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 Chris Williamson / YouTube

(LifeSiteNews) — Jewish podcast host Eric Weinstein said that “Vatican 2 may have been a big mistake” in a discussion regarding the Traditional Latin Mass.

During an appearance on Chris Williamson’s podcast, Weinstein and Williamson discussed the rising popularity of the Traditional Latin Mass among the youth in the United States.

“One of the quickest growing denominations (in terms) of church attendance in America is this thing that’s all in Latin. Have you heard about this?” Williamson asked. “It’s growing massively in the young age demographic under 30 or something; the whole thing is in Latin!”

“Which can be awesome, right?” Weinstein replied.

“Vatican II may have been a kind of a big mistake,” he stated.

“How so?” Williamson asked.

“Because when you’re forced to actually contend with what the words are in a modern context, they don’t have the power that they sometimes have as a ‘spell,’” Weinstein answered.

Williams said that “it is difficult to switch off a very particular type of critical vigilant analytical mind when what you’re looking to try and do is allow the experience to wash over you, so perhaps… unless you’re fluent in Latin, (not) being able to just enjoy the experience, and maybe that is most of what religious service was doing; maybe it wasn’t really anything to do with the words.”

Weinstein, who holds a Ph.D. in mathematical physics from Harvard University, compared the Latin Mass with Jewish prayers in Hebrew.

“But I think about what we say over the wine when we pray,” he began, proceeding to recite a prayer in Hebrew.

“This is the sound of Jewish prayer, and then you’re thinking about what it says and it’s very moving to me because what it is… it’s taken directly out of Genesis: And it was evening, and it was morning, the sixth day (Gen 1:31).”

“So, you know what the words mean, and you’re actually recapitulating God’s shifting from work to rest, so as you come to understand what the words mean, it’s not destroyed by knowledge,” he concluded.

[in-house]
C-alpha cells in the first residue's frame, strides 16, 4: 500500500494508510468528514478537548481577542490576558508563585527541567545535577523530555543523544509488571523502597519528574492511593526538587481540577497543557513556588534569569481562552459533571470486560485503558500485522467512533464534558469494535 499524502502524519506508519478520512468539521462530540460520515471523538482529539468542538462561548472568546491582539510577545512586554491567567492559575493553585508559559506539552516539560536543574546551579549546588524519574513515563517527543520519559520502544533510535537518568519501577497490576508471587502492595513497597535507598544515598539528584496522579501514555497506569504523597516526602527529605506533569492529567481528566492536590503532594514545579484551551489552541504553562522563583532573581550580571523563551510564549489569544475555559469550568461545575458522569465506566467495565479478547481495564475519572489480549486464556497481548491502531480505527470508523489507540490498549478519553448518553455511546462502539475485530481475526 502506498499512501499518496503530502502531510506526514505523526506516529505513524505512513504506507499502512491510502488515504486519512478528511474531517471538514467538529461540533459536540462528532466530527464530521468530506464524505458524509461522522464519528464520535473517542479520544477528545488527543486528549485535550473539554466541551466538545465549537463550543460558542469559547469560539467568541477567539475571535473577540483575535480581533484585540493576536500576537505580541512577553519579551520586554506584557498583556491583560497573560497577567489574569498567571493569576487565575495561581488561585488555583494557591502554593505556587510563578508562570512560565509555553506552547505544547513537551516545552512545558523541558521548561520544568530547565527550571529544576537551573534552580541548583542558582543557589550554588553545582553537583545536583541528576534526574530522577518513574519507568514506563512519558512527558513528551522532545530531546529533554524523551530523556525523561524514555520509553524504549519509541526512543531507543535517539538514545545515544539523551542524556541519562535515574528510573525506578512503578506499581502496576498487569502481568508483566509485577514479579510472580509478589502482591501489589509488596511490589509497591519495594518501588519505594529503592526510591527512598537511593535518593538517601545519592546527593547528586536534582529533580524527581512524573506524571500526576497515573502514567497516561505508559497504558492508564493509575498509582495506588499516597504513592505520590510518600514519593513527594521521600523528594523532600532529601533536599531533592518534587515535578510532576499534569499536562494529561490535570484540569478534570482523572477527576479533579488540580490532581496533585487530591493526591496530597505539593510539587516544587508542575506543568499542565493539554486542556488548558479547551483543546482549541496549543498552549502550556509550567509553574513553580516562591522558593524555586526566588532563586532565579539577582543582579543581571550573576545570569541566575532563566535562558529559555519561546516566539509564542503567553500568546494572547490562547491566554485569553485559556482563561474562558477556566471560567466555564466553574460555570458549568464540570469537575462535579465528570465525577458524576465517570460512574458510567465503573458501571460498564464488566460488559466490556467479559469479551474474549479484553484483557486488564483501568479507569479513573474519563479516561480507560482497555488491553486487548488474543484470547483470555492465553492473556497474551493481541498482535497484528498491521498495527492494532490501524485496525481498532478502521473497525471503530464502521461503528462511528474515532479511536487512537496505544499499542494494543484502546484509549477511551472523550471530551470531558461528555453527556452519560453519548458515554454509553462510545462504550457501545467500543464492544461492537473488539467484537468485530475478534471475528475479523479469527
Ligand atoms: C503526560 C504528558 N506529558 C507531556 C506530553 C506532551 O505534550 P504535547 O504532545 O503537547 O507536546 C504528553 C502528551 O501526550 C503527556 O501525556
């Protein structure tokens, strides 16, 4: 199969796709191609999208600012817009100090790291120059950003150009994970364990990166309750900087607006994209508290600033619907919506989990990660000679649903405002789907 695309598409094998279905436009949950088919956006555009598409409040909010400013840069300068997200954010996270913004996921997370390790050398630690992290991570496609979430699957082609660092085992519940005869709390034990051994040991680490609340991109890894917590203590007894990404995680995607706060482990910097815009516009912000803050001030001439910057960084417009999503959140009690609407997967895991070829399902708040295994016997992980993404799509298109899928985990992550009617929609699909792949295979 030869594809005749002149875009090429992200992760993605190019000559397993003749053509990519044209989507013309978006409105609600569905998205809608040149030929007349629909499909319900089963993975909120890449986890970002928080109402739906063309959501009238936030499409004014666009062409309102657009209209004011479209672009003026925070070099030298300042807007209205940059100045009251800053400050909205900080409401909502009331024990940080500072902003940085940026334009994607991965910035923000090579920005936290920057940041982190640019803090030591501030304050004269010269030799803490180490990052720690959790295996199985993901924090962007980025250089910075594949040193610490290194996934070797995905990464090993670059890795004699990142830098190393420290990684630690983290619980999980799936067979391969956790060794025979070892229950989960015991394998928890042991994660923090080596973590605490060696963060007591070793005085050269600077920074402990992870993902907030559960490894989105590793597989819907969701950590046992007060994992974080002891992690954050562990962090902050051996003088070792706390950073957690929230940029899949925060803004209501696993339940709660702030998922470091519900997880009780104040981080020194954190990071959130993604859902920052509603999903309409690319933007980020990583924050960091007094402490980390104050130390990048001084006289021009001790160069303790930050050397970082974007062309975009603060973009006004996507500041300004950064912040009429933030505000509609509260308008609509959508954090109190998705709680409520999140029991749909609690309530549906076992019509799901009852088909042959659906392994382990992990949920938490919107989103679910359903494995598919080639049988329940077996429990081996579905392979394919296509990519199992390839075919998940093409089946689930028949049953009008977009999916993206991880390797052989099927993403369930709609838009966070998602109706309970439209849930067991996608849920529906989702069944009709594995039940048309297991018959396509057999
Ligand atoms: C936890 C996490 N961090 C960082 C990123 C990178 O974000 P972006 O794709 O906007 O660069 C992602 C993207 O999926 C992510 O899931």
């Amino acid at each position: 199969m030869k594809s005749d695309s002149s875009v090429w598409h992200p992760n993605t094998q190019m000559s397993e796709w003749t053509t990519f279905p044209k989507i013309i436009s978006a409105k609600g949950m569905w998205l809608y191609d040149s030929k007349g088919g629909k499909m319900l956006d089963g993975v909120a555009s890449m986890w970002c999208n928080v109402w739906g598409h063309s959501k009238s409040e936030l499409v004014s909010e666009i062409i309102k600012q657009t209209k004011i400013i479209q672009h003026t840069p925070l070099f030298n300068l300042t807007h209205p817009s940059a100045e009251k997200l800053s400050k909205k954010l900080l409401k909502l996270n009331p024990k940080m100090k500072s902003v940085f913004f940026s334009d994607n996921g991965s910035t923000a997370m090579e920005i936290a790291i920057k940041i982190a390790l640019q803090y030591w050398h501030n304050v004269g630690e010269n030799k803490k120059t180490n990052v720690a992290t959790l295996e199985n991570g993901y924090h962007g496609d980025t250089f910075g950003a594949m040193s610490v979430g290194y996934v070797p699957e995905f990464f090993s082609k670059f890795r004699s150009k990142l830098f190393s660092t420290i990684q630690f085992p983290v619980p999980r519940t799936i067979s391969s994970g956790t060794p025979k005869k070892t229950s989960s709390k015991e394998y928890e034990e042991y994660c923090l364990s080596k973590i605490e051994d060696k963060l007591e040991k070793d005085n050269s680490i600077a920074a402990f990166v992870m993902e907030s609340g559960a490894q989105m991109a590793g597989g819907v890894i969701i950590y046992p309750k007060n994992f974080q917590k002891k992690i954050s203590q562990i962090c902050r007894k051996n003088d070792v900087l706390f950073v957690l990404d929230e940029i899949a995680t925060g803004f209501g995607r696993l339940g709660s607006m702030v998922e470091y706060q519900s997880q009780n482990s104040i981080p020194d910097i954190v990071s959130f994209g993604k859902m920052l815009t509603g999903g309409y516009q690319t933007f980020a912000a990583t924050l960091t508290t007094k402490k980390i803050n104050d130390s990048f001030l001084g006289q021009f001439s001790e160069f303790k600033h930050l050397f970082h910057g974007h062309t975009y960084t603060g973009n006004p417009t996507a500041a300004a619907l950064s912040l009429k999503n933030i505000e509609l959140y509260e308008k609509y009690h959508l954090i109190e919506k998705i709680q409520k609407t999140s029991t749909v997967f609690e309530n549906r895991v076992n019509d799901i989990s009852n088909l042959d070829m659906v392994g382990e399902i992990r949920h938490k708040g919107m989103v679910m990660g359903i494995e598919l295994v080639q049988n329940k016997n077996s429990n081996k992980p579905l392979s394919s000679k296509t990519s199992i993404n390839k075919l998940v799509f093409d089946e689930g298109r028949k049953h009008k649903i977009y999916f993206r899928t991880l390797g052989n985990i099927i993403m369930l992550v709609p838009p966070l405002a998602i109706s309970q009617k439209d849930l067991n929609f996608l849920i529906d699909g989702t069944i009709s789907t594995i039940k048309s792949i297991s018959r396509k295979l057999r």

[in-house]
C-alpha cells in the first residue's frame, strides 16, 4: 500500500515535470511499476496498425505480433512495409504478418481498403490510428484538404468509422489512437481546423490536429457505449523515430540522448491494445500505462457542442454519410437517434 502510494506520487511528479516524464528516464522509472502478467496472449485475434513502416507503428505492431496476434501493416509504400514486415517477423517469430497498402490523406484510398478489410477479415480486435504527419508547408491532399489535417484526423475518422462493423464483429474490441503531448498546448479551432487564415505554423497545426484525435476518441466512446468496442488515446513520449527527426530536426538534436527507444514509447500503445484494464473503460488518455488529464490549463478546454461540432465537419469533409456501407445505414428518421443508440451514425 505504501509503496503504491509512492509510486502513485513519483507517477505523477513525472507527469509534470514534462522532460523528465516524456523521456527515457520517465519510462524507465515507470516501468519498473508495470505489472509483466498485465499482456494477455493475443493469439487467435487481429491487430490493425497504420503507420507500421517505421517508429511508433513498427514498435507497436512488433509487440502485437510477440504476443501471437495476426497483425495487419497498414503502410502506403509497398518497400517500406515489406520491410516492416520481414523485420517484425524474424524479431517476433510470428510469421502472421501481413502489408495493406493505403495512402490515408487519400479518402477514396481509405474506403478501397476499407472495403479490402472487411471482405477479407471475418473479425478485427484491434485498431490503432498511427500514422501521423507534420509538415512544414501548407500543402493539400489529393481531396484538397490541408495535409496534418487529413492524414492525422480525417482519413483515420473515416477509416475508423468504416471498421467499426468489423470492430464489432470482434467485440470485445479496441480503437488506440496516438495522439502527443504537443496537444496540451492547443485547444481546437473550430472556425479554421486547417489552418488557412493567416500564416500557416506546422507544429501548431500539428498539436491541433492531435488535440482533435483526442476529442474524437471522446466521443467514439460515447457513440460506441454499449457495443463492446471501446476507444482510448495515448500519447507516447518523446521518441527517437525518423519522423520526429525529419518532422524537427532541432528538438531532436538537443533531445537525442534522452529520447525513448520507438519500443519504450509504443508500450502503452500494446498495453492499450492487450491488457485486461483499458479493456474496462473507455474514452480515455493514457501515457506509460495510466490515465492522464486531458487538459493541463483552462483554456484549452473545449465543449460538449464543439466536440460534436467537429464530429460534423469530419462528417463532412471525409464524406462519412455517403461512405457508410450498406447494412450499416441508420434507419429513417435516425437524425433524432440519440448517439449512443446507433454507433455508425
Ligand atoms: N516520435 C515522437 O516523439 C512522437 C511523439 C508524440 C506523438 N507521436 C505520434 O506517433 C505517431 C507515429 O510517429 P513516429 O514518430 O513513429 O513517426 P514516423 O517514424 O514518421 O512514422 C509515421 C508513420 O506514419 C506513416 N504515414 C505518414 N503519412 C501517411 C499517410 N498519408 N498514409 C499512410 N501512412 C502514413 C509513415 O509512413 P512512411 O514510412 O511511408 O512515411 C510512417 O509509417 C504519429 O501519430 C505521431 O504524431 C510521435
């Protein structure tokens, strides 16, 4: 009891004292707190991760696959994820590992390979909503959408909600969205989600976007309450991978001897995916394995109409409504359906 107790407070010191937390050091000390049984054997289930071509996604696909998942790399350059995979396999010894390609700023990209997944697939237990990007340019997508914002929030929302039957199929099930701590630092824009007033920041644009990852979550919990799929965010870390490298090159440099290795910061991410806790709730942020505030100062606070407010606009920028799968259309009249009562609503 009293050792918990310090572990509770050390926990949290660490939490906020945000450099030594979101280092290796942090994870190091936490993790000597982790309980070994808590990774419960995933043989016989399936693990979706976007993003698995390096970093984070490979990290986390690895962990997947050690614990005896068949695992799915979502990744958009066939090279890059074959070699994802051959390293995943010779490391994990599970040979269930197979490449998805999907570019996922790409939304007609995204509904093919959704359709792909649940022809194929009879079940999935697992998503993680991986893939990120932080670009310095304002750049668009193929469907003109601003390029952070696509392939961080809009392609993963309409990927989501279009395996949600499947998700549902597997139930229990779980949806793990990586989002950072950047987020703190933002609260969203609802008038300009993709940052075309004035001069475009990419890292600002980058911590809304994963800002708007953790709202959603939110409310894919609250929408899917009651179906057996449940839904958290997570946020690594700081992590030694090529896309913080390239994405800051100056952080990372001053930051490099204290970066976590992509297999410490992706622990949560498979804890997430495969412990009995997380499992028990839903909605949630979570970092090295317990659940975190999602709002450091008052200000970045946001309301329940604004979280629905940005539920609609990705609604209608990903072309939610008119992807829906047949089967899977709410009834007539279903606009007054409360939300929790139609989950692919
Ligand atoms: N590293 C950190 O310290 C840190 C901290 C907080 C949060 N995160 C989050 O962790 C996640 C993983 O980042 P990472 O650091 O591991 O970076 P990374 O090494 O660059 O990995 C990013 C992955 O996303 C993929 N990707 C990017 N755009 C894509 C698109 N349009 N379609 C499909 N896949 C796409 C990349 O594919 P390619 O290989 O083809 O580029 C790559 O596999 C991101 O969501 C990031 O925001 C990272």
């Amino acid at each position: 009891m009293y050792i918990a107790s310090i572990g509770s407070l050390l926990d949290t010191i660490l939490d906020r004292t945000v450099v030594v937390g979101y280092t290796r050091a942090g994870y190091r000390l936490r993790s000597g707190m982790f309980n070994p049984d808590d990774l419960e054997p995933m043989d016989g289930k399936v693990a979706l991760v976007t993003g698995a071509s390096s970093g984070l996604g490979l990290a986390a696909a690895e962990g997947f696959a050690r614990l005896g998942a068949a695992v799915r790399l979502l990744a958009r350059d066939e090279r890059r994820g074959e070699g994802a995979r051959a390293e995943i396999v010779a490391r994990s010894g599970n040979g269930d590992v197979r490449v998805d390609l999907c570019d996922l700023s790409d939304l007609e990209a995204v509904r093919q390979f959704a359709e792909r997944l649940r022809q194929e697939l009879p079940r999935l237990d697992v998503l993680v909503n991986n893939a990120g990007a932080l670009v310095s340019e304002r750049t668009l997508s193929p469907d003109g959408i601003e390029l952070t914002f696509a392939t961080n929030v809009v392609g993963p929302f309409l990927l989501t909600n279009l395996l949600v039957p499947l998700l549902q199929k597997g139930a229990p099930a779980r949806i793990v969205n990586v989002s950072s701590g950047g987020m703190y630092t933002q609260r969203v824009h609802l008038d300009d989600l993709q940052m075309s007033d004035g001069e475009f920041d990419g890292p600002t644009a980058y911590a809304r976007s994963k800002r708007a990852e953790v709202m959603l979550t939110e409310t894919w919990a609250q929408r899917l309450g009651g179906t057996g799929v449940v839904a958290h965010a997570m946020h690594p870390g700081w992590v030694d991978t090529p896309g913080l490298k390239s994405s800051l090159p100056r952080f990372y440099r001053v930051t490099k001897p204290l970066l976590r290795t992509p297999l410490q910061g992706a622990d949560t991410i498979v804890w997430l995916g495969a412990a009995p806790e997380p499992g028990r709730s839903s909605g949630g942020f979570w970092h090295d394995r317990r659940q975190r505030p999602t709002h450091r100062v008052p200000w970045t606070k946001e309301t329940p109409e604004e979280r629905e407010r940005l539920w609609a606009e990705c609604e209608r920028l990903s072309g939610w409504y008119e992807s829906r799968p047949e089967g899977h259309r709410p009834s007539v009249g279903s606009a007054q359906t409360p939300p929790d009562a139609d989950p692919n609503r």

After the publication of the Second Vatican Council’s Constitution on the Sacred Liturgy, Sacrosanctum Concilium, in December 1963, a body composed of theologians called “the Consilium” was set up to reform the Roman Rite. In 1969, Pope Paul VI promulgated the New Mass (Novus Ordo Missea), effectively replacing the Traditional Latin Mass (TLM) in most Catholic dioceses.

In addition to most of the Mass being said in the vernacular instead of Latin, the New Mass also has far fewer orations and other signs of worship. Only about 13 percent of the prayers from the Old Mass were transferred into the New Missal unmodified. Many references to hell, sin, and grace were removed. The New Mass has been criticized for making the character of a Holy Mass as a sacrifice less apparent than the TLM. The timeline of the liturgical changes and its criticism are summarized in the second part of the “Mass of the Ages” Trilogy called “A Perfect Storm.”

Catholics and non-Catholics alike have spoken out against the abolition of the TLM in recent decades. The most famous example is an appeal to Pope Paul VI to allow the use of the TLM by a group of intellectuals and artists, including many non-Catholics. The letter led Paul VI to sign the so-called “Agatha Christie indult,” named after the appeal’s most famous signatory, granting permission to celebrate the old Form of the Mass in England and Wales.

In 2007, Pope Benedict XVI published the motu proprio Summorum Pontificum, allowing the widespread use of the Tridentine Mass and confirming the TLM had never been abrogated by the New Mass.

In an explanatory letter accompanying Summorum Pontificum, Benedict famously wrote of the TLM: “What earlier generations held as sacred, remains sacred and great for us too, and it cannot be all of a sudden entirely forbidden or even considered harmful.”

In July 2021, Pope Francis abrogated Pope Benedict’s universal permission to celebrate the Old Mass by publishing his controversial motu proprio Traditionis Custodes, restricting the use of the TLM.


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